Science China Technological Sciences

, Volume 62, Issue 1, pp 21–30 | Cite as

Bio-signal based elbow angle and torque simultaneous prediction during isokinetic contraction

  • Yu Zhou
  • Jingbiao Liu
  • Jia Zeng
  • Kairu Li
  • Honghai LiuEmail author


It is of great importance to decode motion dynamics of the human limbs such as the joint angle and torque in order to improve the functionality and provide more intuitive control in human-machine collaborative systems. In order to achieve feasible prediction, both the surface electromyography (sEMG) and A-mode ultrasound were applied to detect muscle deformation and motor intent. Six abled subjects were recruited to perform five trails elbow isokinetic flexion and extension, and each trail contained five repetitions, with muscle deformation and sEMG signals recorded simultaneously. The experimental datasets were categorized as: the ultrasound-EMG combined datasets, ultrasound-only datasets and EMG-only datasets. The support vector machine (SVM) regression model was developed for both elbow joint angle and torque prediction, based on the above three kinds of datasets. The root-mean-square error (RMSE) and the correlation coefficients (R) were applied to evaluate the prediction accuracy. The results across all the subjects for different datasets indicated that the combined datasets and the ultrasound datasets were superior to the sEMG datasets both on elbow joint angle and torque prediction, and there were no significant differences between the combined datasets and the ultrasound datasets. It turns out that elbow angle and torque can be reconstructed by A-mode ultrasound, and the significant findings pave the way towards the application of musculature-driven human-machine collaborative systems.


angle torque surface electromyography (sEMG) ultrasound support vector machine (SVM) regression isokinetic contraction 


Unable to display preview. Download preview PDF.

Unable to display preview. Download preview PDF.


  1. 1.
    Ding H, Yang X, Zheng N, et al. Tri-Co robot: A Chinese robotic research initiative for enhanced robot interaction capabilities. Natl Sci Rev, 2017, 485: nwx148Google Scholar
  2. 2.
    Artemiadis P K, Kyriakopoulos K J. An EMG-based robot control scheme robust to time-varying EMG signal features. IEEE Trans Inform Technol Biomed, 2010, 14: 582–588CrossRefGoogle Scholar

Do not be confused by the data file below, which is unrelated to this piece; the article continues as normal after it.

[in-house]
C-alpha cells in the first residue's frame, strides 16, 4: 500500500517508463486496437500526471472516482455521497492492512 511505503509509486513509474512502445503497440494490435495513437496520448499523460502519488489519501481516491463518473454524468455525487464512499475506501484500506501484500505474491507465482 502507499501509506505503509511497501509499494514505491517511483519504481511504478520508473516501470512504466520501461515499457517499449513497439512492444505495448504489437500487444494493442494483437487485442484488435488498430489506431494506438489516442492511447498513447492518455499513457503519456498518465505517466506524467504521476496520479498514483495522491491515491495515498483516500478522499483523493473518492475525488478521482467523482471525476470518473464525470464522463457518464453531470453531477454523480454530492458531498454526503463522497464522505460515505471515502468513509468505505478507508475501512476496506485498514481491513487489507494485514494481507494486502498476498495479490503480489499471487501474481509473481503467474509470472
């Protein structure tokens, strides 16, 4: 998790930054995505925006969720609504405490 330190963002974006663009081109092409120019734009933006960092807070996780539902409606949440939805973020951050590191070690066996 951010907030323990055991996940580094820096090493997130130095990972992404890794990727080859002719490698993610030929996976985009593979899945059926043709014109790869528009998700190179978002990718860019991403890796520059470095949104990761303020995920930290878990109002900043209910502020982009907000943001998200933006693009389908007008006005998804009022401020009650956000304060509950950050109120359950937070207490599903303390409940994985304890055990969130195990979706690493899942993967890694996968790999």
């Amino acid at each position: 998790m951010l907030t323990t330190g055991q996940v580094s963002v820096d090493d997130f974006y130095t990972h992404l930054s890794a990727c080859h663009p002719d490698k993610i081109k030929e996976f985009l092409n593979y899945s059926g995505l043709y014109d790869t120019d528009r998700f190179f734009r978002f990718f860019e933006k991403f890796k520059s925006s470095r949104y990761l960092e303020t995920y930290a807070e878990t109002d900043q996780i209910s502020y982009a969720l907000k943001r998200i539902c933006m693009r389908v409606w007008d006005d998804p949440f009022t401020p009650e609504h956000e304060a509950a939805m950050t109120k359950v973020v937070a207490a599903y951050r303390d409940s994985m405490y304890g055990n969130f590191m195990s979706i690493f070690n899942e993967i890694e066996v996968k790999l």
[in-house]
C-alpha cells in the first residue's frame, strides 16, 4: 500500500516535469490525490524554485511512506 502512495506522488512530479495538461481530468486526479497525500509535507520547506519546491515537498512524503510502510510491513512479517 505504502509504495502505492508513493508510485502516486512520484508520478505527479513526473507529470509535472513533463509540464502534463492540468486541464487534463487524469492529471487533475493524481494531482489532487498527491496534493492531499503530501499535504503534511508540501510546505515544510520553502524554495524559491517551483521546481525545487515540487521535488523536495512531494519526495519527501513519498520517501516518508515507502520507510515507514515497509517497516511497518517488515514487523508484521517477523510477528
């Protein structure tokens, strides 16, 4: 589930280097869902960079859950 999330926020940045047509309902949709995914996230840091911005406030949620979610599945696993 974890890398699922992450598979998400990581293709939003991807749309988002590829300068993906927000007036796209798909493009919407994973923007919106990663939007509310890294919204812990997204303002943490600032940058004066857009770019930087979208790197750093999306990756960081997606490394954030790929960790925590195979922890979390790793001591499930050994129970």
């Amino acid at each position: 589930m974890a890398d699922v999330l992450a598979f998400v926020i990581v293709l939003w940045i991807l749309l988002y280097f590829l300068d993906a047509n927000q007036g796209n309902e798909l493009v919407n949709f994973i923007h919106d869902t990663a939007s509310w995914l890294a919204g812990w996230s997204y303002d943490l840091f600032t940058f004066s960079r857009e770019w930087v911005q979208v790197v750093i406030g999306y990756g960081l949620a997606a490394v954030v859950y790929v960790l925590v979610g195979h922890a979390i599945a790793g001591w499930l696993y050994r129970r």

3. 3.
    Lambrecht J M, Pulliam C L, Kirsch R F. Virtual reality environment for simulating tasks with a myoelectric prosthesis: An assessment and training tool. JPO J Prosthetics Orthotics, 2011, 23: 89–94CrossRefGoogle Scholar
  4. 4.
    Fang Y, Hettiarachchi N, Zhou D, et al. Multi-modal sensing techniques for interfacing hand prostheses: A review. IEEE Senss J, 2015, 15: 6065–6076CrossRefGoogle Scholar
  5. 5.
    Parker P, Englehart K, Hudgins B. Myoelectric signal processing for control of powered limb prostheses. J Electromyogr Kinesiol, 2006, 16: 541–548CrossRefGoogle Scholar
  6. 6.
    Hudgins B, Parker P, Scott R N. A new strategy for multifunction myoelectric control. IEEE Trans Biomed Eng, 1993, 40: 82–94CrossRefGoogle Scholar
  7. 7.
    Li G, Schultz A E, Kuiken T A. Quantifying pattern recognition— Based myoelectric control of multifunctional transradial prostheses. IEEE Trans Neur Syst Rehab Eng, 2010, 18: 185–192CrossRefGoogle Scholar
  8. 8.
    Hargrove L J, Scheme E J, Englehart K B, et al. Multiple binary classifications via linear discriminant analysis for improved controllability of a powered prosthesis. IEEE Trans Neural Syst Rehabil Eng, 2010, 18: 49–57CrossRefGoogle Scholar
  9. 9.
    Ameri A, Kamavuako E N, Scheme E J, et al. Support vector regression for improved real-time, simultaneous myoelectric control. IEEE Trans Neural Syst Rehabil Eng, 2014, 22: 1198–1209CrossRefGoogle Scholar
  10. 10.
    Hahne J M, Biessmann F, Jiang N, et al. Linear and nonlinear regression techniques for simultaneous and proportional myoelectric control. IEEE Trans Neural Syst Rehabil Eng, 2014, 22: 269–279CrossRefGoogle Scholar
  11. 11.
    Hodges P W, Pengel L H M, Herbert R D, et al. Measurement of muscle contraction with ultrasound imaging. Muscle Nerve, 2003, 27: 682–692CrossRefGoogle Scholar
  12. 12.
    Kiesel K B, Uhl T L, Underwood F B, et al. Measurement of lumbar multifidus muscle contraction with rehabilitative ultrasound imaging. Manual Ther, 2007, 12: 161–166CrossRefGoogle Scholar
  13. 13.
    Shi J, Hu S X, Liu Z, et al. Recognition of finger flexion from ultrasound image with optical flow: A preliminary study. In: International Conference on Biomedical Engineering and Computer Science. IEEE, 2010. 1–4Google Scholar
  14. 14.
    Castellini C, Passig G, Zarka E. Using ultrasound images of the forearm to predict finger positions. IEEE Trans Neural Syst Rehabil Eng, 2012, 20: 788–797CrossRefGoogle Scholar
  15. 15.
    Sierra González D, Castellini C. A realistic implementation of ultrasound imaging as a human-machine interface for upper-limb amputees. Front Neurorobot, 2013, 7: 17CrossRefGoogle Scholar